Confirming that this type of policy is widely available for homeowners and tenants alike he says: “As policies differ, nobody should assume their needs are covered without first reading their policy, or getting good impartial advice.”

For the growing number of pedal-assisted ‘bike’ and e-bike riders in Ireland, he has sage advice: “Many wrongly assume that whatever they cycle on is covered under general household cover. But it’s important to establish if your ‘bike’ is in fact a mechanically propelled vehicle (MPV). Irrespective of engine capacity, it probably is, if it doesn’t require pedalling or scooting for propulsion.” As for the thieves that cause so much grief in Ireland, the introduction of bait bikes is not something they need fear, just yet.

But the same can’t be said for their counterparts in Holland, where decoy bikes are being used as a sort of mechanical honey-trap for thieves.

There, the Telegraaf newspaper recently reported that the bikes, fitted with police GPS tracking systems, were used 1,612 times last year, resulting in 1,220 arrests being made.

Of course, prevention is always better than cure and on the topic of how best to deter bike-crooks from securing what’s ours, Cillian Read of The Bike Shed on Cork’s Magazine Road, is a font of knowledge.

Widely hailed as ‘The Bike Doctor’ in the region, there’s nothing he doesn’t know about the mechanics of human-powered, pedal-propelled vehicles and how to protect them.

“As a rule of thumb, spend 10 percent of the bike price on locks,” he says.

Pictured at The Bike Shed, Dennehy’s Cross, Cork City, owner Cillian Read. Picture: Andy Jay
Pictured at The Bike Shed, Dennehy’s Cross, Cork City, owner Cillian Read. Picture: Andy Jay

“For bike chains, those costing around €30 are generally very good. The type typically used on motorbikes can be bought for €40 or €50. They require angle grinders to cut through them, but they’re heavy.

“For those who cycle to the same location every day, a no hassle way of keeping the extra security without carrying the added weight is to leave the chain attached to the bike-rack, rather than carry it back and forth each time.”

Cables can be snipped in seconds. Why buy them?

“Most do so because they’re cheap. But when they’re the only lock on a bike, they’re a false economy. They’re commonly used as additional locks on quick-release wheels and they’re fine for that when used with a strong U lock.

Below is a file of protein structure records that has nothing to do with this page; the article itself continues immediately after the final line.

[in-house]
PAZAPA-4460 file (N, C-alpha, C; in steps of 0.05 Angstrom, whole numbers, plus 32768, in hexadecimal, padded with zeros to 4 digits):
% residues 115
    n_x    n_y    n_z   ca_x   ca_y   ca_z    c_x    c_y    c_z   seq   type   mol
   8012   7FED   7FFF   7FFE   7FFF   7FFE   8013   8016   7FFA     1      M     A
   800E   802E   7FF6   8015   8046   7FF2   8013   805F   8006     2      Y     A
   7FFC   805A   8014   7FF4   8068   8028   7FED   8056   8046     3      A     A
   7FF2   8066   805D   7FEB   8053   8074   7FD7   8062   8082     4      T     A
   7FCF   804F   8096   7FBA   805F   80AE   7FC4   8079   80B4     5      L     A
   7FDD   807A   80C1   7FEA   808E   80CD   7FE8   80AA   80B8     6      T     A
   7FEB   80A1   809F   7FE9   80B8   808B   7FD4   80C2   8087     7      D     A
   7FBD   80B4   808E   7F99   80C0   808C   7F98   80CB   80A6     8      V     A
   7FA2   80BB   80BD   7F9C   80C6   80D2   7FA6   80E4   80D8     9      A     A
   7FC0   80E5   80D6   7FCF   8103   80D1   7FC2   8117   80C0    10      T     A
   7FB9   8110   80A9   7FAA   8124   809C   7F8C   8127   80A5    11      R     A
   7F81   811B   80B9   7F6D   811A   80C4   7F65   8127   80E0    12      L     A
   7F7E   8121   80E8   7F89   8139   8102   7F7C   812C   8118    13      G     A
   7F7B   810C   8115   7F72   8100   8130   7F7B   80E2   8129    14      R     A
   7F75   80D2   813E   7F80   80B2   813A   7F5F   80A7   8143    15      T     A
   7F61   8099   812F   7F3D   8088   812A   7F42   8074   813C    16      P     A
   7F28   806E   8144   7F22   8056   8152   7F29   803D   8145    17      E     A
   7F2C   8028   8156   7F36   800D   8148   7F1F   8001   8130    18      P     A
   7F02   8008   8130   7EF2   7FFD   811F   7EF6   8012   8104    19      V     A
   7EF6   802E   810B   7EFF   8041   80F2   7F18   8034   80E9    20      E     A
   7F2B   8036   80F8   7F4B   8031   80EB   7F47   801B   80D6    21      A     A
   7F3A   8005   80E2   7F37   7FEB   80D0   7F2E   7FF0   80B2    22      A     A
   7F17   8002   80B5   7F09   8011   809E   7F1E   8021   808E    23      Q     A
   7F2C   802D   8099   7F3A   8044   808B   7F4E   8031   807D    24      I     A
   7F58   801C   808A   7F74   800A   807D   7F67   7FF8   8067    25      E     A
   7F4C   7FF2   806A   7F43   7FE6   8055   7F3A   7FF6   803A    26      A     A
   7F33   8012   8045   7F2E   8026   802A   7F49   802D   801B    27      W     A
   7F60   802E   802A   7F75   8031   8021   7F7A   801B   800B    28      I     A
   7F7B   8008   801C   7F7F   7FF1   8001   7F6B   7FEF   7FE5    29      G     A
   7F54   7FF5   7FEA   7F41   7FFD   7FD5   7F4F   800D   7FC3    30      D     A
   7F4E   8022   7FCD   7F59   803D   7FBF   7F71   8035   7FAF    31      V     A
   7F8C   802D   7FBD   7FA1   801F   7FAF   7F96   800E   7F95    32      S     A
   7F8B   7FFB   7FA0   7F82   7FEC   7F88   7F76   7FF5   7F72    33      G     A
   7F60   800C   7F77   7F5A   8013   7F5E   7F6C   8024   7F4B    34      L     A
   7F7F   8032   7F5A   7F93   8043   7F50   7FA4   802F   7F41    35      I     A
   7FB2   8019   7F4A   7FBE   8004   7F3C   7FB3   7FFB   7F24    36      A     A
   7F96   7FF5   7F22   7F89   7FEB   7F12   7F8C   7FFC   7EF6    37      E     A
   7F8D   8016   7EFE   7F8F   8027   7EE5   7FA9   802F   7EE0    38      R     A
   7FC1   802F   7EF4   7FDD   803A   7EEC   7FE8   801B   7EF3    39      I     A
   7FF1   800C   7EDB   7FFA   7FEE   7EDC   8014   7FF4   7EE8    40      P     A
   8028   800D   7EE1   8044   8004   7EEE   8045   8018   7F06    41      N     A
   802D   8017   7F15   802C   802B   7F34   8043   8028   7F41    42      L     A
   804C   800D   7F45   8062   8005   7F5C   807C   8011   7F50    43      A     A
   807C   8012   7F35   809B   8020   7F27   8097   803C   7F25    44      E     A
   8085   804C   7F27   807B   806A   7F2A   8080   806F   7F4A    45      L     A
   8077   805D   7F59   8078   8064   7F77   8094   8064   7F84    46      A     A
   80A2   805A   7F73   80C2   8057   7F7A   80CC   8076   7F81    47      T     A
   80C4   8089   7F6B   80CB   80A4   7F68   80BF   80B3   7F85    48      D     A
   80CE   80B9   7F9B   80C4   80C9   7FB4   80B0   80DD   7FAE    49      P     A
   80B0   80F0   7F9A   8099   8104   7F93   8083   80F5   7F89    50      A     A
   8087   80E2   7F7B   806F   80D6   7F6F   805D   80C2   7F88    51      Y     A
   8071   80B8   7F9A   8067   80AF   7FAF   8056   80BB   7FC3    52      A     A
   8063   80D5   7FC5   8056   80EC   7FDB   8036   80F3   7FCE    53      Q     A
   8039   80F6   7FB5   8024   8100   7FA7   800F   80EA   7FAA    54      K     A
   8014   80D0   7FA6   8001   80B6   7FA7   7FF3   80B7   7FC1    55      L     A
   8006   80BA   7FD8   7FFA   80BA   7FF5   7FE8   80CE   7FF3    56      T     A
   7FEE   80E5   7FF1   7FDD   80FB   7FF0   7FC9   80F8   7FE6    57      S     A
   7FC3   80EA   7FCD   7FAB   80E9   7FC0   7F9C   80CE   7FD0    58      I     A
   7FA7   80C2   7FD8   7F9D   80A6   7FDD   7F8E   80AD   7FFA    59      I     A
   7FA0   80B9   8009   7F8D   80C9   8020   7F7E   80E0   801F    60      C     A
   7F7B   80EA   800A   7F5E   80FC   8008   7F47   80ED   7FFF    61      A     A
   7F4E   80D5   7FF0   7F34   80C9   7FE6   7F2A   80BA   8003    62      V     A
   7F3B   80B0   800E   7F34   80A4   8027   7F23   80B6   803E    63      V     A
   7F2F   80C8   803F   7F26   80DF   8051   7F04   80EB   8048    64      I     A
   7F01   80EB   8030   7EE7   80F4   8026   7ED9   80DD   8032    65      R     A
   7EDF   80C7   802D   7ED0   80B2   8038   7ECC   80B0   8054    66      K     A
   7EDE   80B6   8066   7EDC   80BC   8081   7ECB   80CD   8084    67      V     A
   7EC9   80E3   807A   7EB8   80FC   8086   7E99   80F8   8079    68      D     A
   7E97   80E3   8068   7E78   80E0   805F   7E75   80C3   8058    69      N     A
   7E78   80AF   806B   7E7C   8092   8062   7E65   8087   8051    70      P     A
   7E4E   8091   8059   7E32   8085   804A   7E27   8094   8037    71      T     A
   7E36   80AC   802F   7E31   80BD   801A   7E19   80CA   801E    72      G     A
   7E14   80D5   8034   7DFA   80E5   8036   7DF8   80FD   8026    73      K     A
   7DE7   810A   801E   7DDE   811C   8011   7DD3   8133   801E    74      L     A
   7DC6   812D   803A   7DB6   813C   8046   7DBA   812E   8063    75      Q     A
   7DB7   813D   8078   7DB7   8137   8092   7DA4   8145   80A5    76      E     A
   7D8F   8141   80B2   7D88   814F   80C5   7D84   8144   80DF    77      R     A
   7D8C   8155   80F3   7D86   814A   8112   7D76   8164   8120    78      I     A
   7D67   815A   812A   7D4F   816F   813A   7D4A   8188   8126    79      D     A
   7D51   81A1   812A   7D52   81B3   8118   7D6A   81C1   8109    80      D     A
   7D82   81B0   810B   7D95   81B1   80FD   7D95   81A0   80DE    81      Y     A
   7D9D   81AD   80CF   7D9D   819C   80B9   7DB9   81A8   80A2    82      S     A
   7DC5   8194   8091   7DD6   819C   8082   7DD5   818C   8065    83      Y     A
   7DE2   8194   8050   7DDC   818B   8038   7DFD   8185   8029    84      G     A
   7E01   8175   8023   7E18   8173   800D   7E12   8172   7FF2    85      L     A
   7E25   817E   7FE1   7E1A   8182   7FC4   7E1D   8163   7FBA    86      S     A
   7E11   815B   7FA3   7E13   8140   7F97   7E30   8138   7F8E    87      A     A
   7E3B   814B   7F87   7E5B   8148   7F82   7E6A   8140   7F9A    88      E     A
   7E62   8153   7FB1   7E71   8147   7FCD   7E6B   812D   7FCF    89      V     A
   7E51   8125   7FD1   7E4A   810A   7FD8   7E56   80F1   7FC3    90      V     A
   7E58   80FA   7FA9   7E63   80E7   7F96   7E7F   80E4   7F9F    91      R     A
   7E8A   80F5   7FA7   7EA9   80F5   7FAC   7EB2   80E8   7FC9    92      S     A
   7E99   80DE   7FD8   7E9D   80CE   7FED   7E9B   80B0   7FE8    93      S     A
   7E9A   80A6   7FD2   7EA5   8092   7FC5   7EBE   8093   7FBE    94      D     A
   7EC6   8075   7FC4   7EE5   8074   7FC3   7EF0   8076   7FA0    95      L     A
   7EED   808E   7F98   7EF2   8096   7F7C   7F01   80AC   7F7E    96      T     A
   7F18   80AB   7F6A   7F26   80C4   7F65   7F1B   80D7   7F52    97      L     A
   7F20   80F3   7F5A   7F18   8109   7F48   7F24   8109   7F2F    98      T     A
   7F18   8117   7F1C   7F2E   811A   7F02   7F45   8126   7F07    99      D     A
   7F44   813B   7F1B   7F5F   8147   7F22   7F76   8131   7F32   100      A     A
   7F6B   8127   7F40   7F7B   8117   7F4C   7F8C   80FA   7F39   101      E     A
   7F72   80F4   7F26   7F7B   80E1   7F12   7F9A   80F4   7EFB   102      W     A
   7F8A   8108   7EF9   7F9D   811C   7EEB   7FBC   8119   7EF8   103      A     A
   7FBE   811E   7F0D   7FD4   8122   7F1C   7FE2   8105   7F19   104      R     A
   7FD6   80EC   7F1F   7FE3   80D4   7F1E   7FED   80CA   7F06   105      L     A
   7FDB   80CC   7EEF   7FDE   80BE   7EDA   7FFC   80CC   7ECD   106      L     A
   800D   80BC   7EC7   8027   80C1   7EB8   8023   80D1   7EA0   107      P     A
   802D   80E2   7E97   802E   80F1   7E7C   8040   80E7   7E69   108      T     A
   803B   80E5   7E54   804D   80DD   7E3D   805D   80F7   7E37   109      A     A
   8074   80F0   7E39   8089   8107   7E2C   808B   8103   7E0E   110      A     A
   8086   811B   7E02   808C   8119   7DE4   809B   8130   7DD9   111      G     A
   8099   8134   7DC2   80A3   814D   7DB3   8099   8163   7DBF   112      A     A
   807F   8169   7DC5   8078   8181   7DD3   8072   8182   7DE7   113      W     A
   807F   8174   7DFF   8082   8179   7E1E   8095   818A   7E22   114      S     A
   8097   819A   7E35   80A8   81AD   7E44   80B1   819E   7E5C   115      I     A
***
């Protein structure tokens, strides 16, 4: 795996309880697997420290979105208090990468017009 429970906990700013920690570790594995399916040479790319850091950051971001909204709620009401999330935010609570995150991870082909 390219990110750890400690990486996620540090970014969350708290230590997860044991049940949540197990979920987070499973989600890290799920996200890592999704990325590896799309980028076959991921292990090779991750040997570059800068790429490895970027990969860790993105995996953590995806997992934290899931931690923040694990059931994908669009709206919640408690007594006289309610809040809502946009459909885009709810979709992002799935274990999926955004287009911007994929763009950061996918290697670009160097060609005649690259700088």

“As for quick-release bike skewers, they make wheel-thieving a cinch, but for €15 or so, you can replace them with a set that need to be unlocked with an Allen key.” Why not use cable instead of chain, given that the latter are so easily sliced?

“A chain long enough to secure a bike with a U lock would be incredibly heavy,” he replies.

Correct use of suitably strong locks is important but Dublin Cycling Campaign research indicates that two-thirds of bike-theft victims didn’t use suitable bike locks correctly. Inadequate and insufficient bike-parking facilities were other factors, with wheel-racks or no racks at all in apartment blocks, being one of the biggest problems, as was no security there.

While cyclists can’t conjure Sheffield hoops out of the ether, they’re not without imagination when it comes to reducing theft risk. Read says some cover the bike’s brand name with tape in an effort to deter crooks. Others are less savvy, failing to learn before it’s too late that bikes attached to short poles are magnets for thieves. “They lift the bikes up high and walk away,” says Read.

“Attached sign-posts don’t stop them. They easily whack those off.” All this mechanical talk has me pondering the big issues, such as whether pink flowery bikes would be safe from thieves?

“As most are male and wouldn’t want to be seen cycling away on a stolen bike that stands out from the rest, they’re slightly less likely to be taken,” opines Read.

”But they do get taken. Bike thieves break all the rules. They target what they want.”